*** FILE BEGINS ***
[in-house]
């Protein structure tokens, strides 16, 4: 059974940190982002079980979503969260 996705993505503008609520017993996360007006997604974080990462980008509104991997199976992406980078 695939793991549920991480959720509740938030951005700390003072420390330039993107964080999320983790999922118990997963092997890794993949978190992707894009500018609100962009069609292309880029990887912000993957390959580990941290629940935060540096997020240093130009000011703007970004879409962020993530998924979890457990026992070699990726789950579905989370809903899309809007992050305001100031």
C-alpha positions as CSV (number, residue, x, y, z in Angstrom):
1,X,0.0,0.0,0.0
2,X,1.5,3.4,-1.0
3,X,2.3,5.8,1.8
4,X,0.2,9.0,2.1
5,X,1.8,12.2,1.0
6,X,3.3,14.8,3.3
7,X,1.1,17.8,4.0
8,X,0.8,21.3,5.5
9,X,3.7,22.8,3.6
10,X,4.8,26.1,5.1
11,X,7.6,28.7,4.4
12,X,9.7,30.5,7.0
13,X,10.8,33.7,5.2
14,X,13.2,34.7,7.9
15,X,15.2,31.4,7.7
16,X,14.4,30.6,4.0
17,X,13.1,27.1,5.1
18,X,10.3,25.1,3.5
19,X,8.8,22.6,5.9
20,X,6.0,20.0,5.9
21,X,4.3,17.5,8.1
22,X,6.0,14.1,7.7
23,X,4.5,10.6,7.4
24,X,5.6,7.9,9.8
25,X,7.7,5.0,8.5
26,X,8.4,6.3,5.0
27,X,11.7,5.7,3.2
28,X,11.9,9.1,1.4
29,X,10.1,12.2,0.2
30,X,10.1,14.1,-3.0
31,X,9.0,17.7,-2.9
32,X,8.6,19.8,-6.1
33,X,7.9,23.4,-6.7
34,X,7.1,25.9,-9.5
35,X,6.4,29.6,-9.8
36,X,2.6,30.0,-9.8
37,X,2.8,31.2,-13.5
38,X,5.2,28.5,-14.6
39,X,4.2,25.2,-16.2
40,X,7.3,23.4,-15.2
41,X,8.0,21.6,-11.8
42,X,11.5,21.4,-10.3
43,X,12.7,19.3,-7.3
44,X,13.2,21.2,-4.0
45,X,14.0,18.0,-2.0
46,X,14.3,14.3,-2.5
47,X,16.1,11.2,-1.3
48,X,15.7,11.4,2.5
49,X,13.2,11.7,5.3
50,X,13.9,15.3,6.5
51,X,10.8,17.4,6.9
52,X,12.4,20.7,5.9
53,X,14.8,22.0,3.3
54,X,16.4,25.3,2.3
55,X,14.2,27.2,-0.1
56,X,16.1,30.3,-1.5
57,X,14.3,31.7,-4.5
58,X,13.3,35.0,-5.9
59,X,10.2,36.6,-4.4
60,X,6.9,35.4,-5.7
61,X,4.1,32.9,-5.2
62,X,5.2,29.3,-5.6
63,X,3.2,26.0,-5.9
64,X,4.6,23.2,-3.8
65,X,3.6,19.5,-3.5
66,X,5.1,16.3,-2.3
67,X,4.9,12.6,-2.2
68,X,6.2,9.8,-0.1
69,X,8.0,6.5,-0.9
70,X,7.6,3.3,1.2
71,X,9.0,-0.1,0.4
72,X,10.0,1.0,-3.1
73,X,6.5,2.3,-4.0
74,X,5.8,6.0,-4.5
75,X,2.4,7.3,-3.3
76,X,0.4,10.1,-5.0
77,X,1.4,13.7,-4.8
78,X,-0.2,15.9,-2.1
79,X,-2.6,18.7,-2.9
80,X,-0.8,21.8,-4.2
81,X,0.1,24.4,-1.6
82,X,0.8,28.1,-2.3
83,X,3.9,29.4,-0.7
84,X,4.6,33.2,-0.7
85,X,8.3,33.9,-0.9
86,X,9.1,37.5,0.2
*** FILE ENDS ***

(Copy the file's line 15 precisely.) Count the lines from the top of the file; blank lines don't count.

12,X,9.7,30.5,7.0